Automatically starting an application or script on login

Sometimes you will want to automatically start an application or script when a particular user logs in. For example, I like to have the system monitor gkrellm automatically started and always running. How this is done is environment-specific; here are my notes on those operating systems, desktop environments, and window managers I am familiar with.

What isn’t discussed here is how to start something on boot, or something for all users. On Linux that is done in your /etc/init.d/ scripts, and is outside the scope of this article.

Background processes should usually be run with lowered priority. How to do so is operating system-specific and illustrated below when known.

Frequently you will want your automatically started application or script to be minimized to a notification area, dock, or system tray. How to do so is specific to your application or environment; consult the applicable documentation.

General notes
To run a command with lowered priority, precede the command with nice. For example, to run the online backup client SpiderOak with lowered priority, nice SpiderOak.

In a code editor, open ~/.fluxbox/startup and find the section that begins “Applications you want to run with fluxbox”. Add what you want to this section, ending your command with an ampersand. For our example of SpiderOak, I edited this section to read:

# Applications you want to run with fluxbox.
nice SpiderOak &

Gnome 2
On the system menu, open Preferences – Startup Applications. Select “Add”, filling out the dialog box as desired. To run the bittorrent client Transmission with lowered priority and minimized to the notification area, I first consulted transmission-gtk –help for the proper option, and then entered:

  • Name: Transmission
  • Command: nice transmission-gtk -m
  • Comment: Bittorrent client

Unity (default desktop environment of Ubuntu)
See How do I start applications automatically on login? To judge from the link it appears to be done in the GUI in a manner similar to Gnome and Xfce, and to support the use of .desktop files in ~/.config/autostart/.

Xfce 4
Open the Xfce Settings Manager. Every packager has his own idea on where to place the Settings Manager on the menu, so you may need to hunt for it. On openSUSE 12.3, it’s on the menu at Settings – Settings Manager. Alternatively, open it from a terminal with xfce4-settings-manager.

Open Session and Startup – Application Autostart. Select “Add”, filling out the dialog box as desired. To run Gkrellm, I entered:

  • Name: Gkrellm
  • Description: System monitor
  • Command: nice gkrellm

If you don’t do no stinkin’ GUI tools, you can directly edit the .desktop files in ~/.config/autostart/. I suspect that this works for all desktop environments and not just Xfce, but I do not in fact know for sure. In particular I have received a report that it works for LXDE.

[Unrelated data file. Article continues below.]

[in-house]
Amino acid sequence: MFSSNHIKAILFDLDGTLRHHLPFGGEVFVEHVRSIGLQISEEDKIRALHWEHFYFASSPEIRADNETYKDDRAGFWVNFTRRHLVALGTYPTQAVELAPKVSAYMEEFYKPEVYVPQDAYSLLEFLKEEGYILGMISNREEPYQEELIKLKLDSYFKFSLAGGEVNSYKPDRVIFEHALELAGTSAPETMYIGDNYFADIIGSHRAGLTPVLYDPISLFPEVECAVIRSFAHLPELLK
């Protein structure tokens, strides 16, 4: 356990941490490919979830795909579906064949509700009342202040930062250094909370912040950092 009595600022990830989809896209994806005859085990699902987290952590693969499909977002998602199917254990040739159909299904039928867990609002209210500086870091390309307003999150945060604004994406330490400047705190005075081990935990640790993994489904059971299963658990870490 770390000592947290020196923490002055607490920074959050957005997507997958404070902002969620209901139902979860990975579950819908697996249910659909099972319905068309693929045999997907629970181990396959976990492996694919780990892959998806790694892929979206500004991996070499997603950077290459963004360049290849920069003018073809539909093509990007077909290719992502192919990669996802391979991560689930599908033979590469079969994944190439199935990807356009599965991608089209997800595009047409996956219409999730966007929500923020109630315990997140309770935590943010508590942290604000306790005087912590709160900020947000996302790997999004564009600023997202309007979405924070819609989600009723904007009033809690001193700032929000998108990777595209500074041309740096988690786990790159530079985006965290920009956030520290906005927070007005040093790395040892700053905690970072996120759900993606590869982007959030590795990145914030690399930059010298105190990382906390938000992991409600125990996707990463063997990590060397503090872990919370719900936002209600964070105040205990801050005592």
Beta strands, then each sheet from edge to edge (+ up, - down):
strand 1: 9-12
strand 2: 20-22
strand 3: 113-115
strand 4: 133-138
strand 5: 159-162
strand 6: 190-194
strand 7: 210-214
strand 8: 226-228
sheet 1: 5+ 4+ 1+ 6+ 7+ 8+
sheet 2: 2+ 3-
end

Some applications commonly started on login have trouble in Xfce. This is because Xfce does not use the root window and instead sets the background on a layer above the root window. Applications that draw to the root window are thus obscured. Applications that use pseudo-transparency also have trouble. These applications intend to appear transparent, but in reality read the root window and change their own backgrounds to match, which of course fails with Xfce.

Often there are per-application workarounds; check the application’s documentation and support channel. Another method widely reported to work (although I have had no opportunity to test it) is to autostart a script, which sleeps for several seconds to give Xfce time to draw its background before launching the application.

There are several ways to automatically start an application in Windows:

  • Place a shortcut in the startup folder. This is the easiest method, and it empowers the end-user by clearly indicating what is being run.
  • Call it from the Registry. This is less obvious to the end-user, and so is appropriate for damn-the-user situations such as locking down public kiosks.
  • Call it from the Group Policy Editor. I have not tried this method.
  • Rootkitting. This is a cure that is worse than the disease and I mention it here only so that you learn from Sony’s error, even if Sony itself has not.

man nice (not very helpful)

This article was last updated on 14 May 2016.


About Warren Post

So far: Customer support guy, jungle guide, IT consultant, beach bum, entrepreneur, teacher, diplomat, over-enthusiastic cyclist. Tomorrow: who knows?
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8 Responses to Automatically starting an application or script on login

  1. Pingback: System monitoring with Conky | Warren's tech notes

  2. Pingback: Using SpiderOak | Warren's tech notes

  3. Pingback: System monitoring with Gkrellm | A maze of twisty little passages

  4. Pingback: Using qBittorrent | A maze of twisty little passages

  5. Pingback: Tweaking Xfce | A maze of twisty little passages

  6. Pingback: Using Transmission | A maze of twisty little passages

  7. Pingback: Concealing a Windows service or application from users | A maze of twisty little passages

  8. Pingback: Gerencia installation notes | A maze of twisty little passages

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